These are great speakers. I completely agree with the review. I was recently in hifi buys in atlanta (a great reincarnation of the old hifi buys from the 80s bought out by Tweeter) listening to the new kef R5, ma silver 300 and a few other floorstanders. the gold 100s were in the same listening room so i asked to listen. They went home with me. My listening room is large and i have to put spkrs close to wall, problematic for most spkrs. Bottom line, these fill the room with great sound. I would describe them as completely transparent and neutral. I have compared them in the same room to three other highly rated standmounters that i own, wharfedale jade three, b and w cmsix and polk lsims. Ma golds win hands down.
 

worms

Novice Member
Thank you for reviewing these speakers.
I'm thinking about switching from Silver 100, to Gold 100, I must necessarily compare them at home.
I would like to know with which amps do you connect Gold 100?
At the moment I have Denon PMA1520AE, I think about change.
 

daddy999

Active Member
I recently purchased a set of Gold 100 speakers in Piano Ebony and got the MA stands thrown in, I have matched them up to a Yamaha as2100 Amplifier and clearaudio concept MM turntable, I am happy to report, they sound absolutely fantastic, even at “normal“ listening levels, oh, and I am happy to report they can indeed “rock“ when the mood takes me! They look great in the lounge, even the wife is happy, the sound is smooth and insightful, nice bass but not too much as to “colour“ the music.

I’m sure there are many speakers that offer “more”, but, in the world of hifi and dare I say, diminishing returns, these offer truly outstanding value for money.

Final thought; I bought my first pair of Monitor Audio speakers over 30 years ago and loved them, those speakers may have long since gone (courtesy of a scumbag burglar) but, luckily for me, the company hasn’t. Bravo Monitor Audio.
 

indus

Distinguished Member
I think there comes a time when mainstream speaker manufacturers have to do something to deal with bass issues. Having to put bungs in is a compromise and the speaker is no longer performing to its full potential.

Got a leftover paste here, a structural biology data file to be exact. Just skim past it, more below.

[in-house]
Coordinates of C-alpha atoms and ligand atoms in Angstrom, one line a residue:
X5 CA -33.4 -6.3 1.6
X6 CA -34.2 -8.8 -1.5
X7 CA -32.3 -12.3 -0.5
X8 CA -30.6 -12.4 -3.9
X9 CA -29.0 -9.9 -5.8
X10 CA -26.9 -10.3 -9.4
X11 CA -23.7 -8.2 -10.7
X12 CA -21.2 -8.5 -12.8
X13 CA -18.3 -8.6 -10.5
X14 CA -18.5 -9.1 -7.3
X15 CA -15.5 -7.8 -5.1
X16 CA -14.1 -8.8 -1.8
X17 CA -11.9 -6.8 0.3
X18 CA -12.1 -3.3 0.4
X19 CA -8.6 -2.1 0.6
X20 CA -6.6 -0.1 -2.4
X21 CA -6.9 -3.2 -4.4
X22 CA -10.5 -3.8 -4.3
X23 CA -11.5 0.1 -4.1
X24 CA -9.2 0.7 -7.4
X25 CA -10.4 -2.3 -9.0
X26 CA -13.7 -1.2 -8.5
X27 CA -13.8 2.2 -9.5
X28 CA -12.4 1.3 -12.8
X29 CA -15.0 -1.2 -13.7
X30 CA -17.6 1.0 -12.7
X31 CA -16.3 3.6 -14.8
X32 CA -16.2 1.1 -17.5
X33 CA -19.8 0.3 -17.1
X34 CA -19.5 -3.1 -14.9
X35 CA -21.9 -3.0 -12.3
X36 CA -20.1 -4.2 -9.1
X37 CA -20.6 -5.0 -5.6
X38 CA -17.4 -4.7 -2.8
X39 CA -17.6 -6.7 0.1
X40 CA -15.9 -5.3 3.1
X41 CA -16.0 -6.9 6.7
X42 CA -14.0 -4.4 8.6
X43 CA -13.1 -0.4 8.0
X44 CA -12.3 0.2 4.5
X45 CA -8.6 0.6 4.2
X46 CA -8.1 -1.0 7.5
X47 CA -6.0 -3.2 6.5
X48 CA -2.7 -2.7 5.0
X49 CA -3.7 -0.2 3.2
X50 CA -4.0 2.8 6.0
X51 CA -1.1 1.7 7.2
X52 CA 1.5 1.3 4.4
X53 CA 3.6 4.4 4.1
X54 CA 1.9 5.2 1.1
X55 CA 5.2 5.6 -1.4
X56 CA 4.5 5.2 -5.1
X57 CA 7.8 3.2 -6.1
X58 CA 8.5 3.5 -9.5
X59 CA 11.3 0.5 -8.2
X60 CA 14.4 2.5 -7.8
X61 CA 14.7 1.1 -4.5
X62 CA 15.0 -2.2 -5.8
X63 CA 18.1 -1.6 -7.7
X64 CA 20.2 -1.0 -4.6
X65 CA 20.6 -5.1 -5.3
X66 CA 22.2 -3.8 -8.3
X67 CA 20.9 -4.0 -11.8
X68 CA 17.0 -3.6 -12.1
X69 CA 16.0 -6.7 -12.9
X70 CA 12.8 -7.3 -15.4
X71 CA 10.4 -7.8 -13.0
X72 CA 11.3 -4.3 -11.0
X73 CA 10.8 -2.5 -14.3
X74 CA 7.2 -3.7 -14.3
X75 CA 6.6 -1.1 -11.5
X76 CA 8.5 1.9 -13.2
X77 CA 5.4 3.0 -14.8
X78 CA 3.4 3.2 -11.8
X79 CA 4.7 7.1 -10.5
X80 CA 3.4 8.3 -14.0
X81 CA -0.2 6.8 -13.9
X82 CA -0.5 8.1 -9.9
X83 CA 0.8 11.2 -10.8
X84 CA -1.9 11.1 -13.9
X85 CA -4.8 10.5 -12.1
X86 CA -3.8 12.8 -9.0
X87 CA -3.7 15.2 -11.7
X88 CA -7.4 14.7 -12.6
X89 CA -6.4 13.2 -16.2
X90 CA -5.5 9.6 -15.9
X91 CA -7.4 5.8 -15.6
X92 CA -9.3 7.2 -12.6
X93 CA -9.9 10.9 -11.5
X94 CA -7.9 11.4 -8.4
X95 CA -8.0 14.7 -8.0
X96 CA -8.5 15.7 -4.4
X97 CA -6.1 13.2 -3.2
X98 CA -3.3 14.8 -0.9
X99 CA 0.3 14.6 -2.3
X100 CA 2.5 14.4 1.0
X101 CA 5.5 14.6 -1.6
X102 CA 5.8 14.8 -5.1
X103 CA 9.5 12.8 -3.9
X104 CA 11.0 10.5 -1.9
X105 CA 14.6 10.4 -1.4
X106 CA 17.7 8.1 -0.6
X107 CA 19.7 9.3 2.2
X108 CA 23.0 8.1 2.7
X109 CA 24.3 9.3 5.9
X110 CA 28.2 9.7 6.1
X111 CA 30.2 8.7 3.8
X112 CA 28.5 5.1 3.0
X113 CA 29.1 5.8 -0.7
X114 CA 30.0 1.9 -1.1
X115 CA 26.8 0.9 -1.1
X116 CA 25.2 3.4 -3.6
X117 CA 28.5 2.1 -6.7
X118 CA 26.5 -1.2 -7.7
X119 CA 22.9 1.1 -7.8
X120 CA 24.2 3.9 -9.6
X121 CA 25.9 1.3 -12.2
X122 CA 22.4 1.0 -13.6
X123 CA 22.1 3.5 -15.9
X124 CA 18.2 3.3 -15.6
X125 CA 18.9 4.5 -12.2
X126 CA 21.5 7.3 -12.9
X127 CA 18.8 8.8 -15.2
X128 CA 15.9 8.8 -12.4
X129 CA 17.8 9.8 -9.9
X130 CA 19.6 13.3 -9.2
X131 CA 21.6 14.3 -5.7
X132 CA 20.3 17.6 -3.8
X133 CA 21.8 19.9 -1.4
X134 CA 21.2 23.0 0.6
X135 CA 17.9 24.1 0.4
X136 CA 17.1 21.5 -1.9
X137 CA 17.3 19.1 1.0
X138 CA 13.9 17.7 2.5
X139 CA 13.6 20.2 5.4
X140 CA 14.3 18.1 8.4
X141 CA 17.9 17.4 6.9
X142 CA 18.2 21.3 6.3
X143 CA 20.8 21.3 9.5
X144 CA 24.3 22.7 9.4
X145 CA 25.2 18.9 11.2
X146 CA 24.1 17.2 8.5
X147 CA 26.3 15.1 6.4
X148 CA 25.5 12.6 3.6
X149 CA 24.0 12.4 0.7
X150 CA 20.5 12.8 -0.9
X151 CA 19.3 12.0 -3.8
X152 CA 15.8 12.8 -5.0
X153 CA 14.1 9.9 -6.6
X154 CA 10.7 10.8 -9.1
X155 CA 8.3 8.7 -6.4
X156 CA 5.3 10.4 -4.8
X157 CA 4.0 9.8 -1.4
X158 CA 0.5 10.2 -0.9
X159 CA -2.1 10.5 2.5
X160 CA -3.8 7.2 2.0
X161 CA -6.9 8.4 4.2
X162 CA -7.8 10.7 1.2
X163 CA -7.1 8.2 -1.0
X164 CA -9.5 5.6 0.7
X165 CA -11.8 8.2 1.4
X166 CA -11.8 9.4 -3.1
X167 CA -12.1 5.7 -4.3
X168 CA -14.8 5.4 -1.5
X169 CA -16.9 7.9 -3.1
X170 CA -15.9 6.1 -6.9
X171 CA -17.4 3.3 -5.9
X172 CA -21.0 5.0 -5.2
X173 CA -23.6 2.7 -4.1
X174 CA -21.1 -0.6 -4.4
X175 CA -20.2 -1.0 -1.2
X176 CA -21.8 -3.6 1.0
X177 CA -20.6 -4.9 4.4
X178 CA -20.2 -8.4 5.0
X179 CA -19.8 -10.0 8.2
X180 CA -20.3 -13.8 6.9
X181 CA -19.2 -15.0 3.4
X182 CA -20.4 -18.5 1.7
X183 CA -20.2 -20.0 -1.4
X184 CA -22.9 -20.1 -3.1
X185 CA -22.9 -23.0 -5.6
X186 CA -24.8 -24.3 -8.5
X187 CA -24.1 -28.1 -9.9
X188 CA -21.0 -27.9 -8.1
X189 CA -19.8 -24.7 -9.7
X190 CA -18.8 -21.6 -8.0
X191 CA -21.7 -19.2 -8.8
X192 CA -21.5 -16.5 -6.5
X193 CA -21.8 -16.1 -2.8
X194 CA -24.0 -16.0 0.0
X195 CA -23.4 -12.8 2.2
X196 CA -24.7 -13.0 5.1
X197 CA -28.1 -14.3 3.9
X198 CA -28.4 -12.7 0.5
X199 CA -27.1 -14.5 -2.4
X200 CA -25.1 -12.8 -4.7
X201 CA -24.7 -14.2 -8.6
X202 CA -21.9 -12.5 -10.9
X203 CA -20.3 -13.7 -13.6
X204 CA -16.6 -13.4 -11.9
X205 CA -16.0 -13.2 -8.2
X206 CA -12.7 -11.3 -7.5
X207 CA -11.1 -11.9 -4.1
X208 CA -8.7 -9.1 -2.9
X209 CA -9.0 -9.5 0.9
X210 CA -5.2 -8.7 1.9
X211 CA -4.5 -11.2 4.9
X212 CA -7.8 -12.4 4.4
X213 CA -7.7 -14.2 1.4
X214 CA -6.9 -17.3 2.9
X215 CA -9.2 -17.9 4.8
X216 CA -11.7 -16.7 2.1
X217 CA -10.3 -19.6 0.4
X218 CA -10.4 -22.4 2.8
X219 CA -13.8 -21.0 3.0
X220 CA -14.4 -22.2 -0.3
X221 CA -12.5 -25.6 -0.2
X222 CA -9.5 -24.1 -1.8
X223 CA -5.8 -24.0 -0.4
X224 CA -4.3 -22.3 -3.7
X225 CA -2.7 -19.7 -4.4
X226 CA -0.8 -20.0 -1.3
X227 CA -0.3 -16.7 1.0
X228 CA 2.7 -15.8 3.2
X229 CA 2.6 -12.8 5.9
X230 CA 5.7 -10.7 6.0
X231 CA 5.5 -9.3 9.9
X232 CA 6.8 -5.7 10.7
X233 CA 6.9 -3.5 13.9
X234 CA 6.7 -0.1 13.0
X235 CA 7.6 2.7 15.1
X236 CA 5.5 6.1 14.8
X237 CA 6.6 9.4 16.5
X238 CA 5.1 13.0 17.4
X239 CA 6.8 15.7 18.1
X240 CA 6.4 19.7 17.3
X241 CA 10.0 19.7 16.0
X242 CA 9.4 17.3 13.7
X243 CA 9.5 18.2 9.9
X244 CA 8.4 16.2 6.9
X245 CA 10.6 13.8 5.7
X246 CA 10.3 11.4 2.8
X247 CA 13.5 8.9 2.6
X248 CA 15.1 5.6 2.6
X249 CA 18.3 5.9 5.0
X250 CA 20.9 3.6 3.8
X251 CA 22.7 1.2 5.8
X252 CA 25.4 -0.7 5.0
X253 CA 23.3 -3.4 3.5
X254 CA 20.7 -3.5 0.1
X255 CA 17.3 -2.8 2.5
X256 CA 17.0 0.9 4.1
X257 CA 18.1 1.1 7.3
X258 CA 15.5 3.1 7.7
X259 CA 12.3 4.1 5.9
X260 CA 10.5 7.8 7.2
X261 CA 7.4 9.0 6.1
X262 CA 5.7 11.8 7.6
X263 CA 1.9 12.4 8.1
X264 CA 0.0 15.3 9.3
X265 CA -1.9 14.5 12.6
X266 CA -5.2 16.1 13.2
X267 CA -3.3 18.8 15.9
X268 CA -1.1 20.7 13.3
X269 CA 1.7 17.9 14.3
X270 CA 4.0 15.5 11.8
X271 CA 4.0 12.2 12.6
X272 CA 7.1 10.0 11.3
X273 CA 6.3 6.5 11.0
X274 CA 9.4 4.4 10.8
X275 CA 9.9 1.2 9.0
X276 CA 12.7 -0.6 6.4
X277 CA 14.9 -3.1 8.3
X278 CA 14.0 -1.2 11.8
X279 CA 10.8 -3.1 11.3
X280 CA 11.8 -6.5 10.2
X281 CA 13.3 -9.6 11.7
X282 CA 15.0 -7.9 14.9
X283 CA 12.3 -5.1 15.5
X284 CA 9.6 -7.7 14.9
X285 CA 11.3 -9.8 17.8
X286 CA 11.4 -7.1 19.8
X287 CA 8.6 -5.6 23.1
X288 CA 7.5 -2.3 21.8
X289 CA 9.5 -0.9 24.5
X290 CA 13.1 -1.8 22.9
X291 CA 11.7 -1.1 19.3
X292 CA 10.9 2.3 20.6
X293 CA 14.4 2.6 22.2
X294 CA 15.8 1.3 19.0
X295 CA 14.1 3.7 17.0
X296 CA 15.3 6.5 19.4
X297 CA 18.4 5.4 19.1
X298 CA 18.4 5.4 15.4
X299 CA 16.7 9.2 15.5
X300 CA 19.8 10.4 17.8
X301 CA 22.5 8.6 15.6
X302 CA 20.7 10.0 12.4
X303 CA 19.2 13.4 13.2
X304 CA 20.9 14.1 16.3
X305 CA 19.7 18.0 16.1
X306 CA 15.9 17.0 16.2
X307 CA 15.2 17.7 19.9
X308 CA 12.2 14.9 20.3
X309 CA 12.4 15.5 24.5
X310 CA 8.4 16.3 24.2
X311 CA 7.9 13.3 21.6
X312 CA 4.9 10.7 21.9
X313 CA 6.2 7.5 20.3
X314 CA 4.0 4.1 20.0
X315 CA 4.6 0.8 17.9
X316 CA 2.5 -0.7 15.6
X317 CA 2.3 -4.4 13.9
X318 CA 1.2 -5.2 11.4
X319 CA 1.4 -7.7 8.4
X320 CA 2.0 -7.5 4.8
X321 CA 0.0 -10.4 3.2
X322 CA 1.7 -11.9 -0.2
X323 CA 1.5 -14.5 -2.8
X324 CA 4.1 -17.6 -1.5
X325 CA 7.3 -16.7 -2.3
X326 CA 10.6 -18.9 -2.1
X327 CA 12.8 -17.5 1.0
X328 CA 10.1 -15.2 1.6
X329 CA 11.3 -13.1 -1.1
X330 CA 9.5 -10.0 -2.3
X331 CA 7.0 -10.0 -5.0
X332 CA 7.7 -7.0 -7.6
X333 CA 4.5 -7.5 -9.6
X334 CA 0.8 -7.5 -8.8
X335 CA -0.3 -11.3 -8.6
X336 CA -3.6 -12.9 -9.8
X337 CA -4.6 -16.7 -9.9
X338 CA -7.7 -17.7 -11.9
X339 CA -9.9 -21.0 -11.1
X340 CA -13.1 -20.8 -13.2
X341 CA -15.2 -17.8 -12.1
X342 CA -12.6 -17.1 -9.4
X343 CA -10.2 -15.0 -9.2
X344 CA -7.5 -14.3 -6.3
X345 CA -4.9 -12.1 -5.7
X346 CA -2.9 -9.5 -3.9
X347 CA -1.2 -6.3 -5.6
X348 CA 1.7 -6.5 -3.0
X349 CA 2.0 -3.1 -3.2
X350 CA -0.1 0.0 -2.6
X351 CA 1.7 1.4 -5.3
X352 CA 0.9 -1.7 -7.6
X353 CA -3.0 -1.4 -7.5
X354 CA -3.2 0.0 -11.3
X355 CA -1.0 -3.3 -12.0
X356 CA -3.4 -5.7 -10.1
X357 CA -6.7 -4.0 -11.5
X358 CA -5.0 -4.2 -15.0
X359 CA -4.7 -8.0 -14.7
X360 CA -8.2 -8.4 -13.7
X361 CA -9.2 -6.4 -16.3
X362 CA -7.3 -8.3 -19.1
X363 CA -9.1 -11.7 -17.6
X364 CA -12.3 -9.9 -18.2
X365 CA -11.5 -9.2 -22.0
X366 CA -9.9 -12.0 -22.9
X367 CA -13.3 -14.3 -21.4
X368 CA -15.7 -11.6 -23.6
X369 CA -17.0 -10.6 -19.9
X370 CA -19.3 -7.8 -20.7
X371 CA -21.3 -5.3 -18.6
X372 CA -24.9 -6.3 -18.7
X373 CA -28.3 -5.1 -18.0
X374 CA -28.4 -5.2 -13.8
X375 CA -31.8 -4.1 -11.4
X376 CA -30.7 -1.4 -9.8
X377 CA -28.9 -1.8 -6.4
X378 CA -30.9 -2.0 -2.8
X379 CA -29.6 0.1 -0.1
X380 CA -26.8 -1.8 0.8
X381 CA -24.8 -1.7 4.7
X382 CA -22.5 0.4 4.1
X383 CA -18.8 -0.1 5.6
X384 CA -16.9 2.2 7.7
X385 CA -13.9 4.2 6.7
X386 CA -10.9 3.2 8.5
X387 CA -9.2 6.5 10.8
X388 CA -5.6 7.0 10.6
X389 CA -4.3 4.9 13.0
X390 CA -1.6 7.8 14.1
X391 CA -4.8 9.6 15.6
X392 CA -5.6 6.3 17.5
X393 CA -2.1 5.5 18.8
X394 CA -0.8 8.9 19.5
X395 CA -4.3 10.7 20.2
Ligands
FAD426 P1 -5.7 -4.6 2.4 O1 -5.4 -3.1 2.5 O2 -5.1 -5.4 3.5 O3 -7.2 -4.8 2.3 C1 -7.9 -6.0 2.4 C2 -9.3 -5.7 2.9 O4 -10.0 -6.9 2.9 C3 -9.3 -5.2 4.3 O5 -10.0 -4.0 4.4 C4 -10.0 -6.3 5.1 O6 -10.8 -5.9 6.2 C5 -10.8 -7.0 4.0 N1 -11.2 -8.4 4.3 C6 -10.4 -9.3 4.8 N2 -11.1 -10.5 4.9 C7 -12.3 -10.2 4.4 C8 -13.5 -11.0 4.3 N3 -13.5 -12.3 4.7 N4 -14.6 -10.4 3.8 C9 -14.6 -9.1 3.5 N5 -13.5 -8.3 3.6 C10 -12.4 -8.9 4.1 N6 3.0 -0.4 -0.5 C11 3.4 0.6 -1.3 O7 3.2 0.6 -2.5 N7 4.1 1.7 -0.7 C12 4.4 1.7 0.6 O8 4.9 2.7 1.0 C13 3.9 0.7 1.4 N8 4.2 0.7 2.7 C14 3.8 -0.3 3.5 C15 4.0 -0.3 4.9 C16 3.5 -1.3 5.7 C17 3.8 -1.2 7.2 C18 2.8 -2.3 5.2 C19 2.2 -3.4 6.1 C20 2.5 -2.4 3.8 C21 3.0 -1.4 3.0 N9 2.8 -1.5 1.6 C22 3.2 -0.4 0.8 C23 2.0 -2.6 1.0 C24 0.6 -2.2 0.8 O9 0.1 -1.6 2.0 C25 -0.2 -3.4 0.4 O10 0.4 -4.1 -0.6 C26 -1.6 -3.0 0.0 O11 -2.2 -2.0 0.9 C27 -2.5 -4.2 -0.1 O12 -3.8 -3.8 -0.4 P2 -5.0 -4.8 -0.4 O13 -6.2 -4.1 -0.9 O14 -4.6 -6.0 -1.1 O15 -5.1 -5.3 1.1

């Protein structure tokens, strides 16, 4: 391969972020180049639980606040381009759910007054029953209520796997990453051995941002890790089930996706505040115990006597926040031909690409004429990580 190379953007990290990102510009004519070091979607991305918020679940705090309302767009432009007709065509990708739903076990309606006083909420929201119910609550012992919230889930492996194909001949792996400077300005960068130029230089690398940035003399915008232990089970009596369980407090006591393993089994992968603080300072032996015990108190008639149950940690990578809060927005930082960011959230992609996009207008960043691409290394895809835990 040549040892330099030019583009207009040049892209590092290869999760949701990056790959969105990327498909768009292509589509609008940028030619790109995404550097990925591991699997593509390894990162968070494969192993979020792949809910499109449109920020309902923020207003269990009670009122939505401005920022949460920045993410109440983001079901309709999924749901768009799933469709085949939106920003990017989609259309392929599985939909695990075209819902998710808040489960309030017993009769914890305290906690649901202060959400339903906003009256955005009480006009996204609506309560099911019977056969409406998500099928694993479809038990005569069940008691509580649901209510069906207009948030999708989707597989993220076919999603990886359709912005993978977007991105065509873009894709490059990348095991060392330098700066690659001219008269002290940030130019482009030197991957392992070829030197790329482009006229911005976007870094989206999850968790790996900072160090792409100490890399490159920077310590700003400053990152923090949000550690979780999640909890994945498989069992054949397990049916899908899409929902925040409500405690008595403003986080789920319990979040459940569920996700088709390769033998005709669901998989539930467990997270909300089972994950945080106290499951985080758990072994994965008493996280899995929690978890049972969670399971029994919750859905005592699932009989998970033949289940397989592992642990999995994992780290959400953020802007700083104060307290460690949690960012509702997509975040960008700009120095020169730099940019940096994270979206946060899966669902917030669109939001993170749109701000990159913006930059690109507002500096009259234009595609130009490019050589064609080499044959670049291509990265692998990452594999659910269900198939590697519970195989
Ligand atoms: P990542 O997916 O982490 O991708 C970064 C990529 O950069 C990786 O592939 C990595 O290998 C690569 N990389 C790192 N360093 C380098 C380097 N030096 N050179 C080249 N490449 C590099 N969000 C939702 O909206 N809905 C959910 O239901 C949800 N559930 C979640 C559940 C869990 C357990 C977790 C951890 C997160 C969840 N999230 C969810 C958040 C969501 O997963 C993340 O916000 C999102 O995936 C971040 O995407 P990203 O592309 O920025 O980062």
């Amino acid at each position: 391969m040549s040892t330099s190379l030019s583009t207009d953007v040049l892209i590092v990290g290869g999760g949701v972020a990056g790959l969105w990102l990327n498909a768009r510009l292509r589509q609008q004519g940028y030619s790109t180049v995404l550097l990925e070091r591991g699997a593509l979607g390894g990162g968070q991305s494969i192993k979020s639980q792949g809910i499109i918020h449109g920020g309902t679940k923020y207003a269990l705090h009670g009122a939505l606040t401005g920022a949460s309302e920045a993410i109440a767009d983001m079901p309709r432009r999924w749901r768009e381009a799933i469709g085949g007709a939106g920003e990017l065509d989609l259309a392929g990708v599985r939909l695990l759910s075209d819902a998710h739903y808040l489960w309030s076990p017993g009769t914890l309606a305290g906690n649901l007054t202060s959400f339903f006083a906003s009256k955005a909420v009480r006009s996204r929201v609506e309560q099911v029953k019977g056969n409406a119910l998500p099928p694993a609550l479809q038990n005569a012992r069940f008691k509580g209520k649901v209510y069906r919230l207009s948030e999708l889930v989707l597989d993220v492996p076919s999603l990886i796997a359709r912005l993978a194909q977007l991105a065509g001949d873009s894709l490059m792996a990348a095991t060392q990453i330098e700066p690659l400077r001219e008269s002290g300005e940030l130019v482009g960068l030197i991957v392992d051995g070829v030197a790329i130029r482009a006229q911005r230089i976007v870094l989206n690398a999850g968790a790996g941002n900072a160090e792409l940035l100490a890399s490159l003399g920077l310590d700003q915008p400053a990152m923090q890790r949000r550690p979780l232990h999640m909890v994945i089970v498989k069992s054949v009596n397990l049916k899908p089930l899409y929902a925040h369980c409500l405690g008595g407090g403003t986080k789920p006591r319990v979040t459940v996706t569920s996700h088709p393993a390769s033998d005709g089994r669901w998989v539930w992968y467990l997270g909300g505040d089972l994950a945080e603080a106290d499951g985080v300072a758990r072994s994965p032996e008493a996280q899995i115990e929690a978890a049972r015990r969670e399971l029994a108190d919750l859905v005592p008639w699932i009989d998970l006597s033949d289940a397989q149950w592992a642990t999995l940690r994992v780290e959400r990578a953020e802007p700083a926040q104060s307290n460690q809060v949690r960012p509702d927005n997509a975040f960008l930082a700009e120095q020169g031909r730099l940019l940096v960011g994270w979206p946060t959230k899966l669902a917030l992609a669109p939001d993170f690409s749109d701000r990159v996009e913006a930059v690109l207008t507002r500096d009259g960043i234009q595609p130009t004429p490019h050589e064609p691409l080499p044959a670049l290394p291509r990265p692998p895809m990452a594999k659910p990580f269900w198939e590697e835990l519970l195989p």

I had exactly the same experience with my MA PL300s. Those never even came with bungs because as MA said the speaker wasn't designed to be used with them.

I suspected the PL300s were capable of great things and so persevered by using room correction. I'm glad I did and though I have them very close to boundaries in an acoustically challenged room them sound pretty darned good.

Most people in the UK don't have room sizes that allow big distances from all boundary walls. Higher end speakers should come with some basic bass correction, like some subs do. I know Kii and D and D do but all decent speakers should.
 

Rockets

Active Member
I think there comes a time when mainstream speaker manufacturers have to do something to deal with bass issues. Having to put bungs in is a compromise and the speaker is no longer performing to its full potential.

I had exactly the same experience with my MA PL300s. Those never even came with bungs because as MA said the speaker wasn't designed to be used with them.

I suspected the PL300s were capable of great things and so persevered by using room correction. I'm glad I did and though I have them very close to boundaries in an acoustically challenged room them sound pretty darned good.

Most people in the UK don't have room sizes that allow big distances from all boundary walls. Higher end speakers should come with some basic bass correction, like some subs do. I know Kii and D and D do but all decent speakers should.